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Beanies & Choo-Choos
I never thought I'd see the day that cute little stuffed animals would take up valuable table space at a national train show. Well, it's true. During the past year, a growing number of big-time train dealers have added Beanie Babies stuffed animals to their inventory of items to sell at trian meets and in their retail train stores.
I've tried to analyze this strange phenonmenon and have come up with a few thoughts for consideration.
There is no relationship between trains and Beanie Babies except for the fact that both are collectible. Over the years I've seen comic books and baseball cards appear at train shows but never in large amounts.
Even so, I would understand some connection between these items and trains sicne the guys who collect trains may also have been avid comic book readers or baseball fans in their early years. But Beanie Babies? No way, Jose. So I looke for other reaons these little cuties would appear among E-units and bascule bridges.
Many wives and daughters accompany their husbands and dads to train shows and train shops. Most of them are bored to death while doing this, so Beanie Babies are the perfect excuse for Mom and sis to begin attending train shows while Dad blows the family budget on a new Santa Fe passenger set.
There may be one other reason why "Beanie fever" has crept into the train collectors' arena. The need to forage is always a motivator for any collector; I've always said that it's the "hunt," not the "kill," that is the lifeline for any collectible hobby. The thrill of the hunt combined with the everpresent greed factor is fueling the Beanie boom for many train collectors.
Four-dollar Beanies selling for many times that in a matter of weeks menas quick profits and fast turnaround. That's something that train collecting hasn't had in a while. I guess some guys miss the action and it's another way for them to supplement their incomes so that they can buy more trains.
I think this Beanie business is a fad and will soon become an expensive memory for some people. Of course, that's just my opinion; I may be wrong.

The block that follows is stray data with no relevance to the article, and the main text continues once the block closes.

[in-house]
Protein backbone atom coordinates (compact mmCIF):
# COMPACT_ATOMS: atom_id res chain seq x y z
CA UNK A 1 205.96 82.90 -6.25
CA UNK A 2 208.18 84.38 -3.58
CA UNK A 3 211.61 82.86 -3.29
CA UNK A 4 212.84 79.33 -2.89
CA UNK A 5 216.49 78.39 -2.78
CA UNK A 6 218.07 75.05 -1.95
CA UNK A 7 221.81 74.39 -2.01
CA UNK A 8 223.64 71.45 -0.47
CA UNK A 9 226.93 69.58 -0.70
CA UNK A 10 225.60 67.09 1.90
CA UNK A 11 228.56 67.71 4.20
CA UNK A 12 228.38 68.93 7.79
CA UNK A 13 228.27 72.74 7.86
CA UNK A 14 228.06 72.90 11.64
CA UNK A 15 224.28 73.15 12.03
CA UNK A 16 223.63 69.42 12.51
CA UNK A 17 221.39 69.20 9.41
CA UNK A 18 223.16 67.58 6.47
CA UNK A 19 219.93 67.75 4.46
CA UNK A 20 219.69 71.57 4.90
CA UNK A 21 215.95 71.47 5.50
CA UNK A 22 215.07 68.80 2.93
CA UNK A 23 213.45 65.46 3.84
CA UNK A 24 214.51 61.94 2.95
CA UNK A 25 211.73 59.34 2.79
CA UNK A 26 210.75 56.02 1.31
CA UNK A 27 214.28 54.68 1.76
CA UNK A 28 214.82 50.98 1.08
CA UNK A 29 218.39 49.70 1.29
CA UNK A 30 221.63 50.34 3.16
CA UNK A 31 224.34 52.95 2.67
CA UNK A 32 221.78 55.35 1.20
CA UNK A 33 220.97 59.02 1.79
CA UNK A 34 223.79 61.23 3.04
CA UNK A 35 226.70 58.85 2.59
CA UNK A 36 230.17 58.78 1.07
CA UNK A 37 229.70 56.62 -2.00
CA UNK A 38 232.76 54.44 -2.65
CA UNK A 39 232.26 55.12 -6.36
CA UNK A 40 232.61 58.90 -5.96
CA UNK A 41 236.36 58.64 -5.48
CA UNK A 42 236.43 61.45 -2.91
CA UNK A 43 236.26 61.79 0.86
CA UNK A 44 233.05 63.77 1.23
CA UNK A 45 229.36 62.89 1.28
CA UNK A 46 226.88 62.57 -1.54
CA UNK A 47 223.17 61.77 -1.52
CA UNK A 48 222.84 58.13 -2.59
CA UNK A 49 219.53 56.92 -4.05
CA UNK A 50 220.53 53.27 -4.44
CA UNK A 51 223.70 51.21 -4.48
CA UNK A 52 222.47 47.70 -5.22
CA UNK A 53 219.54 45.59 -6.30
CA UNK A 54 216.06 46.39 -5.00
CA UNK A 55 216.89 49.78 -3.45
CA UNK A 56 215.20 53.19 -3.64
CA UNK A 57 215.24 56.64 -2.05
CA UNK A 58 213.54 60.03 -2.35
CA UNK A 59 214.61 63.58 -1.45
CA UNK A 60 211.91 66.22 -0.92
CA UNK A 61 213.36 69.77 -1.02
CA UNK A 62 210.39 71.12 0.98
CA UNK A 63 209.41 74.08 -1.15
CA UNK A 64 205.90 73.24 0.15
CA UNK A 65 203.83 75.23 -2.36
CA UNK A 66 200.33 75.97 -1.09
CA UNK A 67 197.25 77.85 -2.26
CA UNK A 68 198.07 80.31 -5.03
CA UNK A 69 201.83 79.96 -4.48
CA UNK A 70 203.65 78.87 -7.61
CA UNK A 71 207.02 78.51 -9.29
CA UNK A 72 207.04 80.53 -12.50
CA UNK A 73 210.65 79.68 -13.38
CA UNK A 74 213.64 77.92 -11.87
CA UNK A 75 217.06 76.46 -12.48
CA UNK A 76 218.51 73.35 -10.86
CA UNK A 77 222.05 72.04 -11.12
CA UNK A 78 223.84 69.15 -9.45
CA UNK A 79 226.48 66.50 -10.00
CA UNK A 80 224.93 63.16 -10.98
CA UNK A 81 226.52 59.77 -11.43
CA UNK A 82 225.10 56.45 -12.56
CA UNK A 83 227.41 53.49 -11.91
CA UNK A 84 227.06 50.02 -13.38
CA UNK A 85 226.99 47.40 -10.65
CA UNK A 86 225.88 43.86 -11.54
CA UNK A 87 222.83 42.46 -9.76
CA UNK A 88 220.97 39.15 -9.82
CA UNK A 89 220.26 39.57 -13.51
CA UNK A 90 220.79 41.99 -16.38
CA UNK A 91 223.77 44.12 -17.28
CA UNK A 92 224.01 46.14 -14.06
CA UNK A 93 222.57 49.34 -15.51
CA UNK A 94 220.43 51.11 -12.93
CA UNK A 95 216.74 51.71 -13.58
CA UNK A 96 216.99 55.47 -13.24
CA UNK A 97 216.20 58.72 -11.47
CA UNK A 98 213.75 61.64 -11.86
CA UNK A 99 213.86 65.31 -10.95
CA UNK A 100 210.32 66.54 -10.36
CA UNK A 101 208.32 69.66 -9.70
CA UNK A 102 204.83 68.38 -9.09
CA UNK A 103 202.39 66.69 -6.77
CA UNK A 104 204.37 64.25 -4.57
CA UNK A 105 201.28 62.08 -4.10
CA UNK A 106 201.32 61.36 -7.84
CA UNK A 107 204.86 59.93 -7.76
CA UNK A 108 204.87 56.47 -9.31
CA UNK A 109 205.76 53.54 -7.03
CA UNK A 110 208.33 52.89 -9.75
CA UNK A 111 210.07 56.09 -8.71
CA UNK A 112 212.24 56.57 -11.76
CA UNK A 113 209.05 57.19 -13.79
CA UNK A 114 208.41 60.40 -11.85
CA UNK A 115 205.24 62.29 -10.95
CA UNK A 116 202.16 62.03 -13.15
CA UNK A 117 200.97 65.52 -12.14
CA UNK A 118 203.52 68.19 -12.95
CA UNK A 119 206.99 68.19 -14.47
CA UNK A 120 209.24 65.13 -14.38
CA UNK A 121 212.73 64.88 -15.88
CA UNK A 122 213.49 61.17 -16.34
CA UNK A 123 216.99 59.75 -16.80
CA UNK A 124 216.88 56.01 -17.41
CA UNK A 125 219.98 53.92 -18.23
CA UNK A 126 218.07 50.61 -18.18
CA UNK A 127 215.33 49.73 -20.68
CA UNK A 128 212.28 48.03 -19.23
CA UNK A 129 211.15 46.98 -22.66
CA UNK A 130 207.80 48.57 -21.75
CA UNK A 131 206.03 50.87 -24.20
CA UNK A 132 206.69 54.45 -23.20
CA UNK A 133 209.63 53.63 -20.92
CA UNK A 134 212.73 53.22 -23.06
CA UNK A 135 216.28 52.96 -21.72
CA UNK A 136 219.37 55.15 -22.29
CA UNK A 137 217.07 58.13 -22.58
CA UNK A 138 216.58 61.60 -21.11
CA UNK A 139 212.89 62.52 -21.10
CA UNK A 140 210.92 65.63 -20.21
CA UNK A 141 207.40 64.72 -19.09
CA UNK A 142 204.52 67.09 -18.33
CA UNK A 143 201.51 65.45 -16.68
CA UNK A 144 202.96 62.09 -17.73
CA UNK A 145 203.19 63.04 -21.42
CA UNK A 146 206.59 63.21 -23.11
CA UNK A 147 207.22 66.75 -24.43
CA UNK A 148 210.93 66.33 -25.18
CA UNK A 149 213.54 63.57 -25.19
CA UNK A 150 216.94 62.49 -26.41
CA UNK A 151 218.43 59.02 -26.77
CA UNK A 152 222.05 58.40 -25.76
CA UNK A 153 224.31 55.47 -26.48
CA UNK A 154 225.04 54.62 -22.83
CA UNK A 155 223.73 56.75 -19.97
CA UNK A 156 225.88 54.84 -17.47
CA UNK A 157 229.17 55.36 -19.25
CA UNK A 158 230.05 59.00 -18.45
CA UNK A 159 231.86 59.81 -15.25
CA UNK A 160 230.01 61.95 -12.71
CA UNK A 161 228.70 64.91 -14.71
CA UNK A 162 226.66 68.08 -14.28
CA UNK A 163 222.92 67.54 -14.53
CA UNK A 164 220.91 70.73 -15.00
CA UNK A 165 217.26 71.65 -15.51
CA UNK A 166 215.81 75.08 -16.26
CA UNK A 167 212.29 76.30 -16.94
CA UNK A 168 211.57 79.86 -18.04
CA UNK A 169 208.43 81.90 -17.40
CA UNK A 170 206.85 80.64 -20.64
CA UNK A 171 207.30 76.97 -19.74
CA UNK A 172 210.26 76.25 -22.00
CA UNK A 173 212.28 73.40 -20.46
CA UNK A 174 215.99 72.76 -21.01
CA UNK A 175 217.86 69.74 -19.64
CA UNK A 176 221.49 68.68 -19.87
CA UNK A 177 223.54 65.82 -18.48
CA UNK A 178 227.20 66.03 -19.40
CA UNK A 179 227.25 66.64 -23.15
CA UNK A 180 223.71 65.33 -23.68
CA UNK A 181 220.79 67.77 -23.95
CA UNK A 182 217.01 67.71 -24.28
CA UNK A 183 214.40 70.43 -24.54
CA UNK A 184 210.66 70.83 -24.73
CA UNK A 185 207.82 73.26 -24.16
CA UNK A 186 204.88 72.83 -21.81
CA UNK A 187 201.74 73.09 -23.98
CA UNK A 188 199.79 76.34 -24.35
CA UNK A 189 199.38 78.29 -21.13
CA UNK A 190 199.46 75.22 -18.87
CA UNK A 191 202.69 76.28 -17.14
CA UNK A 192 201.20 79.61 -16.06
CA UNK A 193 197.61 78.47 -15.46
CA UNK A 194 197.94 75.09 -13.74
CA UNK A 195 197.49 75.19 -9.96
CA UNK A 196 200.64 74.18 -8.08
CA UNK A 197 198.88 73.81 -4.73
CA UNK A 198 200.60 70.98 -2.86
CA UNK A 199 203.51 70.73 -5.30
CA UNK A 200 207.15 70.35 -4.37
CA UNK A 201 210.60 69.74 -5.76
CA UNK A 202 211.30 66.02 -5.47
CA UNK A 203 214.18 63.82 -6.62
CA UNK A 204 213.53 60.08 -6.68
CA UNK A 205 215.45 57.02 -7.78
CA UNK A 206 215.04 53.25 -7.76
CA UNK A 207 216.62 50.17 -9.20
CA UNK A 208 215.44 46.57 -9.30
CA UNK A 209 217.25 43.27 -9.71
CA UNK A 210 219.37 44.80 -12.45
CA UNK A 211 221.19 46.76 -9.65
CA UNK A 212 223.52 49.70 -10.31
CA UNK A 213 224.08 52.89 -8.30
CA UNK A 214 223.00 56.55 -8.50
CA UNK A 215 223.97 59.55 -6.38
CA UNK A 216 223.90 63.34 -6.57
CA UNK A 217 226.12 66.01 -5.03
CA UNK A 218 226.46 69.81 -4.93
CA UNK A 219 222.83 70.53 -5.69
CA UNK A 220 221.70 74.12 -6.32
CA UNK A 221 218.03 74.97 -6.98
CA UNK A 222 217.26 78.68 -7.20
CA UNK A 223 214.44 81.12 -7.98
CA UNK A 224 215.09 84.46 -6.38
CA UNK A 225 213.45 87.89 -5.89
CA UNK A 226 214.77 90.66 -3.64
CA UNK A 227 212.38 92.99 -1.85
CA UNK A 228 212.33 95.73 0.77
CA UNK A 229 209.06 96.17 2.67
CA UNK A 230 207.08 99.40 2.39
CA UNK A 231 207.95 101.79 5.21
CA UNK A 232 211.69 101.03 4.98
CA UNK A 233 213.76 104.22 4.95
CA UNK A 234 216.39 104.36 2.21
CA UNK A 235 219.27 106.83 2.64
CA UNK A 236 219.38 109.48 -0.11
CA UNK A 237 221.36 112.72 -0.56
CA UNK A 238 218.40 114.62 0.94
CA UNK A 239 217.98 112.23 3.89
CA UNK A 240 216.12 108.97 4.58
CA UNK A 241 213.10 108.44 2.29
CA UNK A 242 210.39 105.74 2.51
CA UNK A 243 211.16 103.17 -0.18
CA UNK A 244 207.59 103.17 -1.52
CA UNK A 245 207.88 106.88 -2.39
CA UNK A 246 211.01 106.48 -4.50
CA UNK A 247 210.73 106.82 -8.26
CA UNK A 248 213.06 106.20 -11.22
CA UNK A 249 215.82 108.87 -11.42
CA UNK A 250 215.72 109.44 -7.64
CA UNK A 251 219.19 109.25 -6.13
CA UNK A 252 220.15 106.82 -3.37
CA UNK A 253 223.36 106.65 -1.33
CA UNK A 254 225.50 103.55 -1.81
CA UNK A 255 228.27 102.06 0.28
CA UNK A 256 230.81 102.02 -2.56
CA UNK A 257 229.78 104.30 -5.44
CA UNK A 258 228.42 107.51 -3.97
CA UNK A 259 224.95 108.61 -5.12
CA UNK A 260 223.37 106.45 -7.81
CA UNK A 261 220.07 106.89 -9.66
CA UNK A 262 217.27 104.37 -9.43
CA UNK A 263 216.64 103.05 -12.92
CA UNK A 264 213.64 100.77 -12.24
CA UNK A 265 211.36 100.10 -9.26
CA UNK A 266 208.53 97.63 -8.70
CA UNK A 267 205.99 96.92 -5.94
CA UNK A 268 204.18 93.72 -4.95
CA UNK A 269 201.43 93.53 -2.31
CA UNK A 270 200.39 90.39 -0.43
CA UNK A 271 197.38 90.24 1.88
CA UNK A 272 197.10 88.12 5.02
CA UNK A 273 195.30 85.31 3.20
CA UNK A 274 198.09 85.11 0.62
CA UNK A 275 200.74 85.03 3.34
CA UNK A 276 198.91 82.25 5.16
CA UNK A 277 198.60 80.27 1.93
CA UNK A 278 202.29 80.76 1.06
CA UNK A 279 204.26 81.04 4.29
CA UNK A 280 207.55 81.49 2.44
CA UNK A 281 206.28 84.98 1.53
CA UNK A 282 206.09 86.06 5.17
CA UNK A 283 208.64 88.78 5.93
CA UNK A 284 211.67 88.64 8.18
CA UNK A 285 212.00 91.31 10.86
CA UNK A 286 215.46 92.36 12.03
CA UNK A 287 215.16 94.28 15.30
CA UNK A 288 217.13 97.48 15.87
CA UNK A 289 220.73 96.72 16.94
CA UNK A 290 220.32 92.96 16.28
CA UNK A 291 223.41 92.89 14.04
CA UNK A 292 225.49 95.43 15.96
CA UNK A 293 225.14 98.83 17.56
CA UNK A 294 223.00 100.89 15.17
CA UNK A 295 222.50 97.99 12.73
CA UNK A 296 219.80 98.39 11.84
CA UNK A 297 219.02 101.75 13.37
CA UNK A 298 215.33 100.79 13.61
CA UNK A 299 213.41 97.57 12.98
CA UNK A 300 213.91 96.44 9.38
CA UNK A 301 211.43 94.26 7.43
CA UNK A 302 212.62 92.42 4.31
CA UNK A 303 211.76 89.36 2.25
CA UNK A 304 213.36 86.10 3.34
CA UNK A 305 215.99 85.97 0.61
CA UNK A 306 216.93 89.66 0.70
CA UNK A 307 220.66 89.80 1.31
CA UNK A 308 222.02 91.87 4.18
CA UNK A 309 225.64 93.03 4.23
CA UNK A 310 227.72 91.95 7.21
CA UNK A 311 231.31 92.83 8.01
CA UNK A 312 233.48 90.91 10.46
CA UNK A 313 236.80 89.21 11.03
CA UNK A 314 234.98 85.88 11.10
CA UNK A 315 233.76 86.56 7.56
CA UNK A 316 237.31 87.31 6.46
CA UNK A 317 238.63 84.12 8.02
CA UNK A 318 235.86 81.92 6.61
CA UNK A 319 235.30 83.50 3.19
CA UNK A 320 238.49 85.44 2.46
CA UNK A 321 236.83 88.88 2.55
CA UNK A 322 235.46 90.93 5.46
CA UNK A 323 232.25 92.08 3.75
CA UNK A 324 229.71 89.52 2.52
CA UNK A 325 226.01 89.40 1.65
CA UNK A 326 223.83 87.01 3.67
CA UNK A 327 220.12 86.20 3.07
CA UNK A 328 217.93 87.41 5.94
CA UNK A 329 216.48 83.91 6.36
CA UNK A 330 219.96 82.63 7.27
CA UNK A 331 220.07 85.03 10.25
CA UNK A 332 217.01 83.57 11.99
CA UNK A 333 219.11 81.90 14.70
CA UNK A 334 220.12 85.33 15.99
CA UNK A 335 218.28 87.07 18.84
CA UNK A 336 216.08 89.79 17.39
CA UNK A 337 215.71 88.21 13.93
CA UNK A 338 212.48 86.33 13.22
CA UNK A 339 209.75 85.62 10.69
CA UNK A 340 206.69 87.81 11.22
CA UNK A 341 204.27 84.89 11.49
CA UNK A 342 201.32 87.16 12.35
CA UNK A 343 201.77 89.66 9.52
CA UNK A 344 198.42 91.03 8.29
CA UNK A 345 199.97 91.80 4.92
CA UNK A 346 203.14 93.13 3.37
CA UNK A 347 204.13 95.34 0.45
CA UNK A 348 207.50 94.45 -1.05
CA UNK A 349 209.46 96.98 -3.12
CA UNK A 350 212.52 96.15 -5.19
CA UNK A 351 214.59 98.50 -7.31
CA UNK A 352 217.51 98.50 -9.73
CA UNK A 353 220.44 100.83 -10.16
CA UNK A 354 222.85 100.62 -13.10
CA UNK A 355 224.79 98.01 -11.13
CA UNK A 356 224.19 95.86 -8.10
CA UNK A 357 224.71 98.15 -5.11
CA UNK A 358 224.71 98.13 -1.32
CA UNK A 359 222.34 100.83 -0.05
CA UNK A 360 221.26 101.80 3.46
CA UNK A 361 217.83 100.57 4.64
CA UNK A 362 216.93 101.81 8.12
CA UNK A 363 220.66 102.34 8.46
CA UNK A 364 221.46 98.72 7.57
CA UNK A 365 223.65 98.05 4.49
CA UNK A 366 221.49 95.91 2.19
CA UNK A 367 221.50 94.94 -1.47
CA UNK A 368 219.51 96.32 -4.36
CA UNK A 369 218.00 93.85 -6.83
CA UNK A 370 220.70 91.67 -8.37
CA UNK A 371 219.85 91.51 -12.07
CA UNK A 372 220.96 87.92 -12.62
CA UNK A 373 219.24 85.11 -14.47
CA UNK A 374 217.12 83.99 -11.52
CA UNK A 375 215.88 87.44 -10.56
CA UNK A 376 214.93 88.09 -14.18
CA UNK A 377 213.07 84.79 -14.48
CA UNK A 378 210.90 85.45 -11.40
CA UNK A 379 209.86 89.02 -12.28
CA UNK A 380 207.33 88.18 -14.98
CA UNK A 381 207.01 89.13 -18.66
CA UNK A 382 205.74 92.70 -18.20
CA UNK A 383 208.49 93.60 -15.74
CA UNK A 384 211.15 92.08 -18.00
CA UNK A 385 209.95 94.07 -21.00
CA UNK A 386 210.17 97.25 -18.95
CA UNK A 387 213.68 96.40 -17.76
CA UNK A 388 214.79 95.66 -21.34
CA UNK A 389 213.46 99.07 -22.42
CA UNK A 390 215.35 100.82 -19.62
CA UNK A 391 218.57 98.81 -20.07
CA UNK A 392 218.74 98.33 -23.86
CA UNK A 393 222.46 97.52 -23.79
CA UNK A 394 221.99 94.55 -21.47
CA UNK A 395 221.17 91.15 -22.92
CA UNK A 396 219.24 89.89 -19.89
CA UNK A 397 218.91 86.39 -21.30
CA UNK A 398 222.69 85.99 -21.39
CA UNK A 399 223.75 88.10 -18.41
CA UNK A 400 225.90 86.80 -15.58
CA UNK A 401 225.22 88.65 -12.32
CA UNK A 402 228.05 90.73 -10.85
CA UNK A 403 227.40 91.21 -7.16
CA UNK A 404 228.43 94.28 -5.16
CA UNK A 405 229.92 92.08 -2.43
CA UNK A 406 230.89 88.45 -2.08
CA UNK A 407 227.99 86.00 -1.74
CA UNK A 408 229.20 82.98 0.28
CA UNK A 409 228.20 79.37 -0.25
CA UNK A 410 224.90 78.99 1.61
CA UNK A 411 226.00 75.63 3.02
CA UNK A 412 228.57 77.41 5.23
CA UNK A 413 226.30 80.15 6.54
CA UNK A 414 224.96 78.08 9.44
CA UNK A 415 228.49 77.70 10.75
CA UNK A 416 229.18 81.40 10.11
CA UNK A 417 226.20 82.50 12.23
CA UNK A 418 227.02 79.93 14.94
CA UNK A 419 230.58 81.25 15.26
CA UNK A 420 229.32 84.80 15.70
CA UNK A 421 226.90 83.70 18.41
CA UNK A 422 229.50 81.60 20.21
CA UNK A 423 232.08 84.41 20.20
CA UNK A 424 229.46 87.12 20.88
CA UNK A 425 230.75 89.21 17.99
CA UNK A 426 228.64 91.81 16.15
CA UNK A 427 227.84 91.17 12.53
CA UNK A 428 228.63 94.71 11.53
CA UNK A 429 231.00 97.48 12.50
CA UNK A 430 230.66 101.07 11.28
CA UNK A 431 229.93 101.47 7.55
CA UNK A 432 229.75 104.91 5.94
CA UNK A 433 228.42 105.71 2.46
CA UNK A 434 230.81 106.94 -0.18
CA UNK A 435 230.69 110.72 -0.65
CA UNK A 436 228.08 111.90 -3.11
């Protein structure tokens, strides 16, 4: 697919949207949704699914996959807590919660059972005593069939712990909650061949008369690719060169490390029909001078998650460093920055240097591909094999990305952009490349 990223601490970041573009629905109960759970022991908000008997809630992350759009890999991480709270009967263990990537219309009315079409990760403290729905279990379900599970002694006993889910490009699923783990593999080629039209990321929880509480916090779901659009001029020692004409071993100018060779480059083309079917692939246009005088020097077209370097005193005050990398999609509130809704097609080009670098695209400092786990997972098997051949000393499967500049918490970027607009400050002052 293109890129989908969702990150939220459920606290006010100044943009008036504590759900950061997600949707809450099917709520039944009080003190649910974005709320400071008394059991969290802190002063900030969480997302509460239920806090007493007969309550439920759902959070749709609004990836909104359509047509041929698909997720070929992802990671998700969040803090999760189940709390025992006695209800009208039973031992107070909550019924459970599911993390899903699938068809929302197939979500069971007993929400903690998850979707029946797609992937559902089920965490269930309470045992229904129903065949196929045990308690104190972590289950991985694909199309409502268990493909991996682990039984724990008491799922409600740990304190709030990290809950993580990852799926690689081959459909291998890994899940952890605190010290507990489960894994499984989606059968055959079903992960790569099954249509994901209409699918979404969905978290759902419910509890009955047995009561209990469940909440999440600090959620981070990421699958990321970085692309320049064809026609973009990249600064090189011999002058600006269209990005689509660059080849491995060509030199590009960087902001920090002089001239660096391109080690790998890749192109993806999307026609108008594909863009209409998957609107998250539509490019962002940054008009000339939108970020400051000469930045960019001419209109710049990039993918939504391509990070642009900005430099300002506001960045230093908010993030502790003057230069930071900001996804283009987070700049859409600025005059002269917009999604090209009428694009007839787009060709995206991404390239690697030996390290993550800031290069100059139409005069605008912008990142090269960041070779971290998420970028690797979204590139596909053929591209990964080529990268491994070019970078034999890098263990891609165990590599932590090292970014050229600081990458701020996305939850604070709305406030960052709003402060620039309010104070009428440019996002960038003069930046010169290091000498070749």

Speaking fo train meets, I had a chance to talk with two young lions in the business at the April TCA Easter Division meet in York Pa. I am speaking of Mike Wolf of MTH Electric Trains and Neil Young of Lionel LLC. Both men impressed me with their enthusiasm and with the direction they are leading their companies. Mike is hot on his new transformer and accessories. The MTH fire station, gas station, and drive-in feature action and plenty of colorful details. Mike is a fiery guy who seems to be up to the challenge of meeting the needs of the new train buyers.
In my conversation with Neil Young, I found a genuine interest in imporving Lionel's products. he said that two out of three Lionel buyers are operators and that his company is trying to make products to meet their demands.
Neil was operating a train equipped with the new "LionelVision" an invention that wowed the crowd. On a display layout inside the Lionel tent, two locomotives equipped with color television cameras continually provided an "engineer's eye" view of the trains' progress around the layout. The images appeared on a huge screen, complete with thunderous Railsounds. It was a very impressive show.
The bottom line is that I feel both of these companies are honestly concerned for the operators or users of the trains. This is wht train collecting should be all about. Hoarding high-priced trians that are never taken out of the box is no fun, and neither are the people who collect them. I like operators that use the trains, share them with kids, and get them interested in the hobby.
It appears that Mike Wolf and Neil Young see this and are settling up to meet the need for good operating trains and accessories at fair prices.
Good luck, guys. We'll be watching.
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